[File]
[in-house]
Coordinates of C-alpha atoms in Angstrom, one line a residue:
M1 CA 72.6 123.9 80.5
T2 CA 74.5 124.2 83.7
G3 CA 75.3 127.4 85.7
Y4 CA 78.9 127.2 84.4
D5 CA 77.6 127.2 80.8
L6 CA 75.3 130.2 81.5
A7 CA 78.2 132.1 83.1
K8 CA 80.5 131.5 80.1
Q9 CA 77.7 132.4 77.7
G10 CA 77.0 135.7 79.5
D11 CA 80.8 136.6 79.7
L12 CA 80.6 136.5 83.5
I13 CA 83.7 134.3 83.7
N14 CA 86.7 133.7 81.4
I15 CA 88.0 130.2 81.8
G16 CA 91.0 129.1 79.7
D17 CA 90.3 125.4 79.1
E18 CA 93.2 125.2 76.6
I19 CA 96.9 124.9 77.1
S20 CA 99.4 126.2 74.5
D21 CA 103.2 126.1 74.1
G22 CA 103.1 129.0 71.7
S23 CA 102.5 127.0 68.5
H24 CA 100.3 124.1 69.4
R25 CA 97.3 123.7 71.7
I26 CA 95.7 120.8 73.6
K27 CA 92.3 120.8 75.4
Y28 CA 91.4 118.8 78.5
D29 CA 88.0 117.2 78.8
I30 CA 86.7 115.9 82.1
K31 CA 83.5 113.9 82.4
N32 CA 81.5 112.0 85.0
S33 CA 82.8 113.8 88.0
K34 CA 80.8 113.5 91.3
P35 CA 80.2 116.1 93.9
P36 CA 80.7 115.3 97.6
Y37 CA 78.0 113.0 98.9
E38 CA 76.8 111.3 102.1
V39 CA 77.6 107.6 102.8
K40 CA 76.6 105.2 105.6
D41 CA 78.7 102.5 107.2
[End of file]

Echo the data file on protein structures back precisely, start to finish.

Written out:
[in-house]
Coordinates of C-alpha atoms in Angstrom, one line a residue:
M1 CA 72.6 123.9 80.5
T2 CA 74.5 124.2 83.7
G3 CA 75.3 127.4 85.7
Y4 CA 78.9 127.2 84.4
D5 CA 77.6 127.2 80.8
L6 CA 75.3 130.2 81.5
A7 CA 78.2 132.1 83.1
K8 CA 80.5 131.5 80.1
Q9 CA 77.7 132.4 77.7
G10 CA 77.0 135.7 79.5
D11 CA 80.8 136.6 79.7
L12 CA 80.6 136.5 83.5
I13 CA 83.7 134.3 83.7
N14 CA 86.7 133.7 81.4
I15 CA 88.0 130.2 81.8
G16 CA 91.0 129.1 79.7
D17 CA 90.3 125.4 79.1
E18 CA 93.2 125.2 76.6
I19 CA 96.9 124.9 77.1
S20 CA 99.4 126.2 74.5
D21 CA 103.2 126.1 74.1
G22 CA 103.1 129.0 71.7
S23 CA 102.5 127.0 68.5
H24 CA 100.3 124.1 69.4
R25 CA 97.3 123.7 71.7
I26 CA 95.7 120.8 73.6
K27 CA 92.3 120.8 75.4
Y28 CA 91.4 118.8 78.5
D29 CA 88.0 117.2 78.8
I30 CA 86.7 115.9 82.1
K31 CA 83.5 113.9 82.4
N32 CA 81.5 112.0 85.0
S33 CA 82.8 113.8 88.0
K34 CA 80.8 113.5 91.3
P35 CA 80.2 116.1 93.9
P36 CA 80.7 115.3 97.6
Y37 CA 78.0 113.0 98.9
E38 CA 76.8 111.3 102.1
V39 CA 77.6 107.6 102.8
K40 CA 76.6 105.2 105.6
D41 CA 78.7 102.5 107.2